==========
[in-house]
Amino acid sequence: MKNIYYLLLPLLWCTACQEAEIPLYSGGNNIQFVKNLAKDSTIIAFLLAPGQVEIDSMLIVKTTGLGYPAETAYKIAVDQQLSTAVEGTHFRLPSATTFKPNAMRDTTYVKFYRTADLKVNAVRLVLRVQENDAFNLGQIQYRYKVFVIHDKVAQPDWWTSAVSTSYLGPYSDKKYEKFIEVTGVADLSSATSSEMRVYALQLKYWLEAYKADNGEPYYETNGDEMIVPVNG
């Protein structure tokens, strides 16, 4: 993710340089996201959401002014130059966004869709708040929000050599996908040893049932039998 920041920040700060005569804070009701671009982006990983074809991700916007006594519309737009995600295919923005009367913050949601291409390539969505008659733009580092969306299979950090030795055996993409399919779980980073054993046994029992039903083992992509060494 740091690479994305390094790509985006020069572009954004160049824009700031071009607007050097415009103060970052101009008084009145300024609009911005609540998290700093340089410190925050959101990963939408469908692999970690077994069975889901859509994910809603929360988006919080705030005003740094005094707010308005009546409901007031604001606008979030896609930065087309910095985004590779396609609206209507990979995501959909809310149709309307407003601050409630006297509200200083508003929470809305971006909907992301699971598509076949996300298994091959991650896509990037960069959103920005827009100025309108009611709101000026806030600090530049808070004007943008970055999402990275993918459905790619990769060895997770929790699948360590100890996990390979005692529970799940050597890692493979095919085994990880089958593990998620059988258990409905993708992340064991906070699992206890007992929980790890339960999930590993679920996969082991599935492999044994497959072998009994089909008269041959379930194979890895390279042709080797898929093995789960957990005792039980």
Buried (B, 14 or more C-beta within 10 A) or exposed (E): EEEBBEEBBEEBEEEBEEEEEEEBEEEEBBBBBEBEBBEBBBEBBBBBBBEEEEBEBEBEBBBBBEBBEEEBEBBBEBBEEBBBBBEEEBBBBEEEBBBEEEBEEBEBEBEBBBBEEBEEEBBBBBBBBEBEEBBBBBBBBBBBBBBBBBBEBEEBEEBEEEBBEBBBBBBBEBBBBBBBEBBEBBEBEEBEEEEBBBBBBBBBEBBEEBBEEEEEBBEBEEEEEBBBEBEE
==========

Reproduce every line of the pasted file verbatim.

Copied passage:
[in-house]
Amino acid sequence: MKNIYYLLLPLLWCTACQEAEIPLYSGGNNIQFVKNLAKDSTIIAFLLAPGQVEIDSMLIVKTTGLGYPAETAYKIAVDQQLSTAVEGTHFRLPSATTFKPNAMRDTTYVKFYRTADLKVNAVRLVLRVQENDAFNLGQIQYRYKVFVIHDKVAQPDWWTSAVSTSYLGPYSDKKYEKFIEVTGVADLSSATSSEMRVYALQLKYWLEAYKADNGEPYYETNGDEMIVPVNG
């Protein structure tokens, strides 16, 4: 993710340089996201959401002014130059966004869709708040929000050599996908040893049932039998 920041920040700060005569804070009701671009982006990983074809991700916007006594519309737009995600295919923005009367913050949601291409390539969505008659733009580092969306299979950090030795055996993409399919779980980073054993046994029992039903083992992509060494 740091690479994305390094790509985006020069572009954004160049824009700031071009607007050097415009103060970052101009008084009145300024609009911005609540998290700093340089410190925050959101990963939408469908692999970690077994069975889901859509994910809603929360988006919080705030005003740094005094707010308005009546409901007031604001606008979030896609930065087309910095985004590779396609609206209507990979995501959909809310149709309307407003601050409630006297509200200083508003929470809305971006909907992301699971598509076949996300298994091959991650896509990037960069959103920005827009100025309108009611709101000026806030600090530049808070004007943008970055999402990275993918459905790619990769060895997770929790699948360590100890996990390979005692529970799940050597890692493979095919085994990880089958593990998620059988258990409905993708992340064991906070699992206890007992929980790890339960999930590993679920996969082991599935492999044994497959072998009994089909008269041959379930194979890895390279042709080797898929093995789960957990005792039980």
Buried (B, 14 or more C-beta within 10 A) or exposed (E): EEEBBEEBBEEBEEEBEEEEEEEBEEEEBBBBBEBEBBEBBBEBBBBBBBEEEEBEBEBEBBBBBEBBEEEBEBBBEBBEEBBBBBEEEBBBBEEEBBBEEEBEEBEBEBEBBBBEEBEEEBBBBBBBBEBEEBBBBBBBBBBBBBBBBBBEBEEBEEBEEEBBEBBBBBBBEBBBBBBBEBBEBBEBEEBEEEEBBBBBBBBBEBBEEBBEEEEEBBEBEEEEEBBBEBEE